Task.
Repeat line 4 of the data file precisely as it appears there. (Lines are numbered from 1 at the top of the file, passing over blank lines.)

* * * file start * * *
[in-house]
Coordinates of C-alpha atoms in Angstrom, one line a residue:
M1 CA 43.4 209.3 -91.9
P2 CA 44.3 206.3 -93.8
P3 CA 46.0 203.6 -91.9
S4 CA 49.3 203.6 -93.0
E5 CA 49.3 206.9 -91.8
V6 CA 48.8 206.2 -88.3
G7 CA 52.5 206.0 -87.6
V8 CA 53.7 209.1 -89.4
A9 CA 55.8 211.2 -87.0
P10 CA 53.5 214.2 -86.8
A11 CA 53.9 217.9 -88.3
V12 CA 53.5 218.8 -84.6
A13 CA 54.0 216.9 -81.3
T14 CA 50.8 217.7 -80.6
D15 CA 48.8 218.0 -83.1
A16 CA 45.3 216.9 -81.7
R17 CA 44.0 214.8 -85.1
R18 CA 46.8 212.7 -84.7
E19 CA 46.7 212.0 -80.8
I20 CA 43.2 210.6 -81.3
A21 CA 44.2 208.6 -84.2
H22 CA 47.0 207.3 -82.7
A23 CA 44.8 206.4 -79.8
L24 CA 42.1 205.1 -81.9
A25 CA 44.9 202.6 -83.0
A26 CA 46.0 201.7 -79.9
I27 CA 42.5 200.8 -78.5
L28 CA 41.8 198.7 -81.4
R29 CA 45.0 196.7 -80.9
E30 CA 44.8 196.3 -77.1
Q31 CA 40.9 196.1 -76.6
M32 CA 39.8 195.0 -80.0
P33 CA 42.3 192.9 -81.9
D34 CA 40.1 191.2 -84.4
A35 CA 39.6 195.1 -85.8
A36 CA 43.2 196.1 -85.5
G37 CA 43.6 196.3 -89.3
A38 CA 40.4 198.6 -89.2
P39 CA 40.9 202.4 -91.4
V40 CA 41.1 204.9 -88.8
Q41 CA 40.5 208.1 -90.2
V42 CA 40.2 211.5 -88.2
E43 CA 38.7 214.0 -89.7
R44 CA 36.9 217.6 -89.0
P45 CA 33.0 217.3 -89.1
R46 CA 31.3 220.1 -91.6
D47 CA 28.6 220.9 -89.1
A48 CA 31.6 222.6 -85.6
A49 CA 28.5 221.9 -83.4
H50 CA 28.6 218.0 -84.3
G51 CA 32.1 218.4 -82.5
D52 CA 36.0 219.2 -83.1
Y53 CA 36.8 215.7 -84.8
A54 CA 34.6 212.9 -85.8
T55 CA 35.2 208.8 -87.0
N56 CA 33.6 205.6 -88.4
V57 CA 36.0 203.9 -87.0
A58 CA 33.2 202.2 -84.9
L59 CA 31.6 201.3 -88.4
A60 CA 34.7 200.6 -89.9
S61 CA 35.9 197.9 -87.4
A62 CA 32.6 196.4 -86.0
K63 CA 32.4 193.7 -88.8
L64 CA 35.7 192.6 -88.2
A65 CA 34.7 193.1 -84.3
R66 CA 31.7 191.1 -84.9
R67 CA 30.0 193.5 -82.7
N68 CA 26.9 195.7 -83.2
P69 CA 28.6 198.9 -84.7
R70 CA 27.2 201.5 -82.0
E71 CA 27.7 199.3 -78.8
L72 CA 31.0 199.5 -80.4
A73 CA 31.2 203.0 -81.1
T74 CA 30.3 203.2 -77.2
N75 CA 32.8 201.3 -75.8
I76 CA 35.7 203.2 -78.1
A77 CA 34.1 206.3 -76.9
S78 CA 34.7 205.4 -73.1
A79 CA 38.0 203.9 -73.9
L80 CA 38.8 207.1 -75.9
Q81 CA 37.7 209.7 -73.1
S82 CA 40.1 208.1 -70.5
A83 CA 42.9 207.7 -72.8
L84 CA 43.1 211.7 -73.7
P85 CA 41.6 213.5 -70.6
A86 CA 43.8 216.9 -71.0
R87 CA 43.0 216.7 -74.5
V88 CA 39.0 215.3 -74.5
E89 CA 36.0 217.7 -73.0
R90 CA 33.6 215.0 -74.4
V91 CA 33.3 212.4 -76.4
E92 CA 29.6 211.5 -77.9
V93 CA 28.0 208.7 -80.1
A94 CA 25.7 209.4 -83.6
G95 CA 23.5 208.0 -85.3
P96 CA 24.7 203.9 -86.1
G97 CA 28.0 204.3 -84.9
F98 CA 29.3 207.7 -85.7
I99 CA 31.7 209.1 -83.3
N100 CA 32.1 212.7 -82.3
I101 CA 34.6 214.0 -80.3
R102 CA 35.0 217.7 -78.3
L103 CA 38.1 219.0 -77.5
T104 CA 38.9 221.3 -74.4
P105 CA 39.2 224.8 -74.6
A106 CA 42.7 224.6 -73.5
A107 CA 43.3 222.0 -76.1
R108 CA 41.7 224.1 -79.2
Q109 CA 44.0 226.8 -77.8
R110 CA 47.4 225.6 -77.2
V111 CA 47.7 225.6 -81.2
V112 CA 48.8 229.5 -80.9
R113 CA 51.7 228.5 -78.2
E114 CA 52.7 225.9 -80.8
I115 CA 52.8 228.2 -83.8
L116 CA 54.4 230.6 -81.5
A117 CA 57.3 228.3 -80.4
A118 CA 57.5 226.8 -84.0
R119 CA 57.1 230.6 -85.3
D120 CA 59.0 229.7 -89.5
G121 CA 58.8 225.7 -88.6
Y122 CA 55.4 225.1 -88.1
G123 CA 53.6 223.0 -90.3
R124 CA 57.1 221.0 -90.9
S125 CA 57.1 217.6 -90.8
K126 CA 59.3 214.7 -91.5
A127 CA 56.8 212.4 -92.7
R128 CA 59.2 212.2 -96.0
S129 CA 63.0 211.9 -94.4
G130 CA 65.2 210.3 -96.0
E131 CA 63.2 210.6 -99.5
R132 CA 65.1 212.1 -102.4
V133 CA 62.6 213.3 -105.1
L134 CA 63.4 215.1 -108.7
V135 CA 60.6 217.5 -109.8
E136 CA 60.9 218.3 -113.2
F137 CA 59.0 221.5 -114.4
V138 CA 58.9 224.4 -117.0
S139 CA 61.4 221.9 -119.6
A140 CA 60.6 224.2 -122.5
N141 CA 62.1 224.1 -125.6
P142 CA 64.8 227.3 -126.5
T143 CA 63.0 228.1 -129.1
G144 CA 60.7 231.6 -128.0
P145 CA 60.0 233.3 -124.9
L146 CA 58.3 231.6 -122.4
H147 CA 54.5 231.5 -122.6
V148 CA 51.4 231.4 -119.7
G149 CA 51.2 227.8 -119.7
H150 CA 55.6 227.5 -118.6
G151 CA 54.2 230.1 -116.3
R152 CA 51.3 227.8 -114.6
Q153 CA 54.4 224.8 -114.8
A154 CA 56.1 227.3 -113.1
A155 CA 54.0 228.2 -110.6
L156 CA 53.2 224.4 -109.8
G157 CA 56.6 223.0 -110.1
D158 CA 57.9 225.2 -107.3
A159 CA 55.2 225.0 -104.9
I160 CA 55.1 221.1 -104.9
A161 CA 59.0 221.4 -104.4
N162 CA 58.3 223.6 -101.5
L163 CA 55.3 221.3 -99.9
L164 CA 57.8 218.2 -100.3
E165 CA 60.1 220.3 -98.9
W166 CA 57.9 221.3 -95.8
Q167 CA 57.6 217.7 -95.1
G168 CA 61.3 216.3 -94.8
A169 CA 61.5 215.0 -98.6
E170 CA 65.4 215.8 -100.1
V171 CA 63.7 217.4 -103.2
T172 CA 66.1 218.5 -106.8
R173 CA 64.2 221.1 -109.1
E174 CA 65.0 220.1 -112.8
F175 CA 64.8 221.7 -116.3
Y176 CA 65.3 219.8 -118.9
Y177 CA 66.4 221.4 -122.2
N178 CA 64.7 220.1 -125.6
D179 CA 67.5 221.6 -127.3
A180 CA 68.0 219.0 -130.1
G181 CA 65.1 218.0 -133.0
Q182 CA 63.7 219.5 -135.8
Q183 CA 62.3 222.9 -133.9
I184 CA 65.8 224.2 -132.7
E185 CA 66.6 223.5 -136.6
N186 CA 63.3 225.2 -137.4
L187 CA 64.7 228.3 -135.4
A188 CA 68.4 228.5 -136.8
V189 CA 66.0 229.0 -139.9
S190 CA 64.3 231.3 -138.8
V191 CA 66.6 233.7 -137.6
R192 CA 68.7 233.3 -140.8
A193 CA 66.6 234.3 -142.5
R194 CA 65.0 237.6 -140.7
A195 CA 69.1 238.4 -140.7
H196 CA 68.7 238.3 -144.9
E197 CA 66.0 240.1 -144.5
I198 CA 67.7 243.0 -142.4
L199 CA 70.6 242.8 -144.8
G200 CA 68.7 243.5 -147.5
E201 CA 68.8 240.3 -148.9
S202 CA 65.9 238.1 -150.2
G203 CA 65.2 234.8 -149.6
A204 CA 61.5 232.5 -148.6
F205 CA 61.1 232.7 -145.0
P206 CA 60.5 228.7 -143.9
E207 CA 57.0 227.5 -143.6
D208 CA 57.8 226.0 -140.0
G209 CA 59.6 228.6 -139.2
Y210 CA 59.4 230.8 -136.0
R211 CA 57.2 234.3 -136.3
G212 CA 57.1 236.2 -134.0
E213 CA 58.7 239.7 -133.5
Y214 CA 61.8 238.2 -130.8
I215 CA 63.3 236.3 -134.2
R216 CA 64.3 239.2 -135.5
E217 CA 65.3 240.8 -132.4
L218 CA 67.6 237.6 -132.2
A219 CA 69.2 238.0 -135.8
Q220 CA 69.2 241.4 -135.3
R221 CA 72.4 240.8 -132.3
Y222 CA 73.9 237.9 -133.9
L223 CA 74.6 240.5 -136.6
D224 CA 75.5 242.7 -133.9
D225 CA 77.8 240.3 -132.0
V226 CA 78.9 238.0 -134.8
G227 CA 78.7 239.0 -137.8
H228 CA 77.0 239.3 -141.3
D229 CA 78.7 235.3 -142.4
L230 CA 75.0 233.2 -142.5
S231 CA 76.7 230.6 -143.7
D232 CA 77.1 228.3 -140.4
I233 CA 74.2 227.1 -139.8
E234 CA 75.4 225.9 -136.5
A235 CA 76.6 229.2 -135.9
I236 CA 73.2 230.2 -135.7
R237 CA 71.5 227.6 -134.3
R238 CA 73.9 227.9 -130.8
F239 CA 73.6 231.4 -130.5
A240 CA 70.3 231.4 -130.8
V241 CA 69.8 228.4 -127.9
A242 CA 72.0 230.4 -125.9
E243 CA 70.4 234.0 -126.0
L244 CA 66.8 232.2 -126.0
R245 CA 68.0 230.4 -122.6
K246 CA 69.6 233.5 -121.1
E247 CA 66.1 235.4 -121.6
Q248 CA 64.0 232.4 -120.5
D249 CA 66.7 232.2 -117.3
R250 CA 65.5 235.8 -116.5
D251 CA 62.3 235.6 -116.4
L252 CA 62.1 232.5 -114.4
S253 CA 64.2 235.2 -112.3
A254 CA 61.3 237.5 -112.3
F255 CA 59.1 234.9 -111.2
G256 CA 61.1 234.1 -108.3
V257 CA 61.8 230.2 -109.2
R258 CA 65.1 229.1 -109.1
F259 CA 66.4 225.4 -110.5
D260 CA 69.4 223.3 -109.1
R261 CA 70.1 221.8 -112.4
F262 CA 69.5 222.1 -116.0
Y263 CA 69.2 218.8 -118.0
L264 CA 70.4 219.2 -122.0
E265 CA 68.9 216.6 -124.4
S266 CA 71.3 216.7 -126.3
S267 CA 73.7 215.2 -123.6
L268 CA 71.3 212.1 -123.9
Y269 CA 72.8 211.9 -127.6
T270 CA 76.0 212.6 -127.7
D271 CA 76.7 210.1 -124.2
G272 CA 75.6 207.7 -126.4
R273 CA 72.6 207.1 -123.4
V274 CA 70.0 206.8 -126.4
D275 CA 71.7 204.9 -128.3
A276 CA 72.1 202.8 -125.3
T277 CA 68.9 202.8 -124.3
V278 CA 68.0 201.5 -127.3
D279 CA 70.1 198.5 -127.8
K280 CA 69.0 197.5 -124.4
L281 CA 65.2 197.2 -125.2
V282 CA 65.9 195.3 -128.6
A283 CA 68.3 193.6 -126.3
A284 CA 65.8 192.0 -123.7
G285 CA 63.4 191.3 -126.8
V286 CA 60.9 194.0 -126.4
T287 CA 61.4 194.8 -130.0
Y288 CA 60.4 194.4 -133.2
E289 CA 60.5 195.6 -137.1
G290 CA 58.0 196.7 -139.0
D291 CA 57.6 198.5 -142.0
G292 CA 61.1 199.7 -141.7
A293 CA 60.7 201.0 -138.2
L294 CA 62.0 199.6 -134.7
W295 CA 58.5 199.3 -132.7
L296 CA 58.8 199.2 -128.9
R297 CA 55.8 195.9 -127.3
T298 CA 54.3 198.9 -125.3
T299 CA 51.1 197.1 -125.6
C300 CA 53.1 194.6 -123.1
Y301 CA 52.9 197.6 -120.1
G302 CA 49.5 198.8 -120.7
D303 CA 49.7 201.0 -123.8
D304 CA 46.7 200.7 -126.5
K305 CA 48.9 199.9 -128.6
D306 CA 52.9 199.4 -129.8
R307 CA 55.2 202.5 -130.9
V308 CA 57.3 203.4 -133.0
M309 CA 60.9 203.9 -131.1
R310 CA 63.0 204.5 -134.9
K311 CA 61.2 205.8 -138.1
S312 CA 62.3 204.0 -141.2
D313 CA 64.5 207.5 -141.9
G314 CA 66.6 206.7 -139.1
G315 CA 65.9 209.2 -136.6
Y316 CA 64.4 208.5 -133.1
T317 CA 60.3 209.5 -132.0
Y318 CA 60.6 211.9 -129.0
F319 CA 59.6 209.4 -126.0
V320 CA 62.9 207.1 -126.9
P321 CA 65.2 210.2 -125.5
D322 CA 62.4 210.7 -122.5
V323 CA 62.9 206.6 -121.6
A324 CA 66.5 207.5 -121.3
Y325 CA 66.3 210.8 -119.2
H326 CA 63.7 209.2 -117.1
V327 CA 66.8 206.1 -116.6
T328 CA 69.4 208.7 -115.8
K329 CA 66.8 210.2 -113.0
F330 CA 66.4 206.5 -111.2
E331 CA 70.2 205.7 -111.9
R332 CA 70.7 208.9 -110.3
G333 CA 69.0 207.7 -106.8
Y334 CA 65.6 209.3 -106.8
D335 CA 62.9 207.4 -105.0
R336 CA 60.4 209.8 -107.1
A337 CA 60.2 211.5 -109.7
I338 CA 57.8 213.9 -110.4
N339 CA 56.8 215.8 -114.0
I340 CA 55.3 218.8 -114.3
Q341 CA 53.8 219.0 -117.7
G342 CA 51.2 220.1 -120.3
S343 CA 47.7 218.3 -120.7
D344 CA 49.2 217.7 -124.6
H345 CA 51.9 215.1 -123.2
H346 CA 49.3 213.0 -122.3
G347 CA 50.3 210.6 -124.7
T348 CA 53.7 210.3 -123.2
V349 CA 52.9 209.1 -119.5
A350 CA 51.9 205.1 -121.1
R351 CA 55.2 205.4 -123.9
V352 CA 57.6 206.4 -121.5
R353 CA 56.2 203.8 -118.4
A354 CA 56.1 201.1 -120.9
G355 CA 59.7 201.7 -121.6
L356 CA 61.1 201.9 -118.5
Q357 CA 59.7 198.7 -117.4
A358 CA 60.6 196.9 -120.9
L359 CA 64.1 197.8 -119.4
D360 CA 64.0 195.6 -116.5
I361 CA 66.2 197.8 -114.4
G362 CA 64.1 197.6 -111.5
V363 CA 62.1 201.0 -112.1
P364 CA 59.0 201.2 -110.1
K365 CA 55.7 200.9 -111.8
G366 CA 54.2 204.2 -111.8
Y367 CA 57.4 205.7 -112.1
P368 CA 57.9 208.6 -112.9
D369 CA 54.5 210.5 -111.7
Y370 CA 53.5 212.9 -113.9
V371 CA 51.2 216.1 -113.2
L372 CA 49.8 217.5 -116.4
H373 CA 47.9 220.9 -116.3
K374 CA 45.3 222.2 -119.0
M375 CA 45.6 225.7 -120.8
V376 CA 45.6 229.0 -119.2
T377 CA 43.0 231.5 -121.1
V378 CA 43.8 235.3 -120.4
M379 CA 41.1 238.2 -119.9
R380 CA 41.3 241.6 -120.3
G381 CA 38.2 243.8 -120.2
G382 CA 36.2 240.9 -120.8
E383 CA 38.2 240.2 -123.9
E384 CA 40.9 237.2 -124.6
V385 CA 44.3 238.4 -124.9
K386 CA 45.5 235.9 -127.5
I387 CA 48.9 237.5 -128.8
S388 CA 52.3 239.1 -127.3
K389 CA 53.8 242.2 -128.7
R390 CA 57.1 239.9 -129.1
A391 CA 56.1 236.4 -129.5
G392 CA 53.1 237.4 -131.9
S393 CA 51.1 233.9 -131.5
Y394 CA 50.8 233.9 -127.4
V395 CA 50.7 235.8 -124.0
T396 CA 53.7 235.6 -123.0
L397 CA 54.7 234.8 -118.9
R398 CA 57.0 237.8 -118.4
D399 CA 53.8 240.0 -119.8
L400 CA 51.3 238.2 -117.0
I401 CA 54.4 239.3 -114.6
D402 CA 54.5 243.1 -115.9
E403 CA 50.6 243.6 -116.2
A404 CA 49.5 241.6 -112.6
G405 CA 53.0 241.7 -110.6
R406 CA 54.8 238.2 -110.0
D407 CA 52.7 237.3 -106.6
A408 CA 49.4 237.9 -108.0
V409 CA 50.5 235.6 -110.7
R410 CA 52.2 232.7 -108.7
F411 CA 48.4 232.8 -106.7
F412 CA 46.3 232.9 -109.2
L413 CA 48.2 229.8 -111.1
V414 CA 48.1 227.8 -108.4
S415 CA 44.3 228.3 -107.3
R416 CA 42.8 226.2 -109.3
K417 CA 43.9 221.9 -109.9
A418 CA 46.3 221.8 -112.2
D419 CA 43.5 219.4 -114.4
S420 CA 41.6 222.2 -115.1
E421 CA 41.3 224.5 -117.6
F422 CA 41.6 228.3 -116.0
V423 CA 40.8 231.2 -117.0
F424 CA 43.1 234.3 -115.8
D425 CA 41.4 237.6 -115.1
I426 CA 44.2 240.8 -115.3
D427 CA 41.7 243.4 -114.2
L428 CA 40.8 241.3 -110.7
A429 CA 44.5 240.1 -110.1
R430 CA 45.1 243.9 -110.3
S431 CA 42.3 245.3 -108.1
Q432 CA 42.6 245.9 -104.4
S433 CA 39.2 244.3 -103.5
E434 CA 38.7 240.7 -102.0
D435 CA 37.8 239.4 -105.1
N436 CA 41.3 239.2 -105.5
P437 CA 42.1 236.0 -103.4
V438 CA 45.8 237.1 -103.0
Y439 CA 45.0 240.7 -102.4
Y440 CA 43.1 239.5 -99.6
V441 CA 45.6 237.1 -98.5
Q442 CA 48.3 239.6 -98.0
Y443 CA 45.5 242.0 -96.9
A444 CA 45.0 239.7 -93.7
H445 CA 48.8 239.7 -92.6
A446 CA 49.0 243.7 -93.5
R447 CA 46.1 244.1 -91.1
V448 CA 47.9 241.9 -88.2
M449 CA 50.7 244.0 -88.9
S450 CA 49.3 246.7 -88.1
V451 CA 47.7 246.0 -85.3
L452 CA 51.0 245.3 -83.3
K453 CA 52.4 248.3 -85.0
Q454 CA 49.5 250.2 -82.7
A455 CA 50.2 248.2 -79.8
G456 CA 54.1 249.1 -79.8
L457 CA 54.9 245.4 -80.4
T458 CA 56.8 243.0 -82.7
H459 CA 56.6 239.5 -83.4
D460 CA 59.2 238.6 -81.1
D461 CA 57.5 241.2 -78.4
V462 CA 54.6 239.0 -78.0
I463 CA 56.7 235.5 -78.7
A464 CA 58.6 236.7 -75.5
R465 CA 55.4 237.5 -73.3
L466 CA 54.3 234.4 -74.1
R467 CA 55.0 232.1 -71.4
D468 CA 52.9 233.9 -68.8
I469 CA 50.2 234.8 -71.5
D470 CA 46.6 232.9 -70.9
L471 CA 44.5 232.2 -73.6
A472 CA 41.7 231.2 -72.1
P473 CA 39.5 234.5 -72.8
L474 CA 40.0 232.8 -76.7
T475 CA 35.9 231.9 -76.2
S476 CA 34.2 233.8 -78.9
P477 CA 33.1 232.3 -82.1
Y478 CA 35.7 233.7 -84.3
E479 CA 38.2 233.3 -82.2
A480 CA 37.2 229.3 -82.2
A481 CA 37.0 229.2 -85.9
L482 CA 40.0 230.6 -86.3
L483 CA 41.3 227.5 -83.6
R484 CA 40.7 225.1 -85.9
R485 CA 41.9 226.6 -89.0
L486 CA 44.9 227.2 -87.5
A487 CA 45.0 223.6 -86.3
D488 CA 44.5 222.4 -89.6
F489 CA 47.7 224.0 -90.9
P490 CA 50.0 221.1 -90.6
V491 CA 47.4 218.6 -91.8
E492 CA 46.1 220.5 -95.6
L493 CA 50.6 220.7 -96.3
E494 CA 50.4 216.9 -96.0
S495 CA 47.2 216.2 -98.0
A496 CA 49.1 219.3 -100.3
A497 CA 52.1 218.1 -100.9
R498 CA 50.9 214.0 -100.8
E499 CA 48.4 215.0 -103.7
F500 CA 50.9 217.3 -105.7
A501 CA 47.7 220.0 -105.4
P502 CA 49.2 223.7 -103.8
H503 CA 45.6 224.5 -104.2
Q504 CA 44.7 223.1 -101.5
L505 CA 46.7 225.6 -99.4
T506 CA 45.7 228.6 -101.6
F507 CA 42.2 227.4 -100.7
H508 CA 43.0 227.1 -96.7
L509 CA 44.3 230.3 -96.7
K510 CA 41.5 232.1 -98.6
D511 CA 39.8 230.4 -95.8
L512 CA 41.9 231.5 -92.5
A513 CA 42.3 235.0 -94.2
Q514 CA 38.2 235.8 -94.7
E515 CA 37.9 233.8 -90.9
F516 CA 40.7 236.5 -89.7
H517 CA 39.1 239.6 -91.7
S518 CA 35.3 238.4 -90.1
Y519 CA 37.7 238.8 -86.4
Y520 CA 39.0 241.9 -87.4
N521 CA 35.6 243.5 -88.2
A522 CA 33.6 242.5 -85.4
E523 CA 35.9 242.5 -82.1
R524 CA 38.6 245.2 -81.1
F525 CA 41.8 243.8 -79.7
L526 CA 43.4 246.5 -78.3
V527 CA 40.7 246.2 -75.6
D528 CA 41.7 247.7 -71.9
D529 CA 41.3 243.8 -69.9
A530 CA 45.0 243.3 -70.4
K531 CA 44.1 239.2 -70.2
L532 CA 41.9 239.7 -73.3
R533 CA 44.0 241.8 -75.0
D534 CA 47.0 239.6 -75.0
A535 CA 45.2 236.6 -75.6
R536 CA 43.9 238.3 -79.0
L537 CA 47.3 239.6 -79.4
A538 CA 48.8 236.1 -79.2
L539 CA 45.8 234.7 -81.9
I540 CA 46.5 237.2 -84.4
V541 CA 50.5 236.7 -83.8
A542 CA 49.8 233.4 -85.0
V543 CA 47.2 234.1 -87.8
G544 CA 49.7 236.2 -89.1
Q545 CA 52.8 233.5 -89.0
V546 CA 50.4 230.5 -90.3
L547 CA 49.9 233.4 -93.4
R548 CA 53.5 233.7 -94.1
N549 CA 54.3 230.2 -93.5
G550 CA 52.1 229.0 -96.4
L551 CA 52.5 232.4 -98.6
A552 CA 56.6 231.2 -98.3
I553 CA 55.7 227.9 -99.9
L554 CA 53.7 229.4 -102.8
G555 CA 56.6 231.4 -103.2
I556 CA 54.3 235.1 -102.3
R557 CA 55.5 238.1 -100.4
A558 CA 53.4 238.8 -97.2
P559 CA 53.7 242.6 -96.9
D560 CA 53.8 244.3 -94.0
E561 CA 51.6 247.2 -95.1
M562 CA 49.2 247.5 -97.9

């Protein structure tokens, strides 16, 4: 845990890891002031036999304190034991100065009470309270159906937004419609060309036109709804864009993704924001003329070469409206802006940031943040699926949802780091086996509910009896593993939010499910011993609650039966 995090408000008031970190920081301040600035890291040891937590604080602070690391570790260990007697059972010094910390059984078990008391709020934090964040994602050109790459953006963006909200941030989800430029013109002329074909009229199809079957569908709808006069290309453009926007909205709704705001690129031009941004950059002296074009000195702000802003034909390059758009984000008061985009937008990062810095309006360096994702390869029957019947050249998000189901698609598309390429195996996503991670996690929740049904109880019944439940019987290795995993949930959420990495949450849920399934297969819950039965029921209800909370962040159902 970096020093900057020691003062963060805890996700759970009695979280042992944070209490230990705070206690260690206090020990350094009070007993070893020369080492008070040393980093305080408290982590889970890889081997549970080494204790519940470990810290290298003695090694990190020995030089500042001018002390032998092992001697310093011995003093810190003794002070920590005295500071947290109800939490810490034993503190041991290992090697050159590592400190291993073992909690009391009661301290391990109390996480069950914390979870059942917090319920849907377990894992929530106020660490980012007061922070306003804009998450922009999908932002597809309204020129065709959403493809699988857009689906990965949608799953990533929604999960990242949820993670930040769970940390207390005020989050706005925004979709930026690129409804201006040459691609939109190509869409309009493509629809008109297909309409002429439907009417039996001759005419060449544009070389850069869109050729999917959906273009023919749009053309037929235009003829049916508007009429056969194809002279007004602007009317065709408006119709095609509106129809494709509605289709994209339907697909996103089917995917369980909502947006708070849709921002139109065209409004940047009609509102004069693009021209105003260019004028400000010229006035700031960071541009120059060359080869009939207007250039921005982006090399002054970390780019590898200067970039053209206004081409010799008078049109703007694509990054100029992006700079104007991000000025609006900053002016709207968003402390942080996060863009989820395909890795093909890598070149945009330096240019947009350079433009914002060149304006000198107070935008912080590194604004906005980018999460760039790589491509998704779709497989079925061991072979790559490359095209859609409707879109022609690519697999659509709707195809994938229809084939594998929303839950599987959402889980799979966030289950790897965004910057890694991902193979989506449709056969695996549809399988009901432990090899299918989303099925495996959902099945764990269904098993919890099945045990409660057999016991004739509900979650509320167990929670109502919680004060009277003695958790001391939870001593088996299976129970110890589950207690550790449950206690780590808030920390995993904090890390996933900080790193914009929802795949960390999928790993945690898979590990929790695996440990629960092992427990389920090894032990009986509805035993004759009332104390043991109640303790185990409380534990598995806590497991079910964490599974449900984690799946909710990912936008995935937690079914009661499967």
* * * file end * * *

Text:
P2 CA 44.3 206.3 -93.8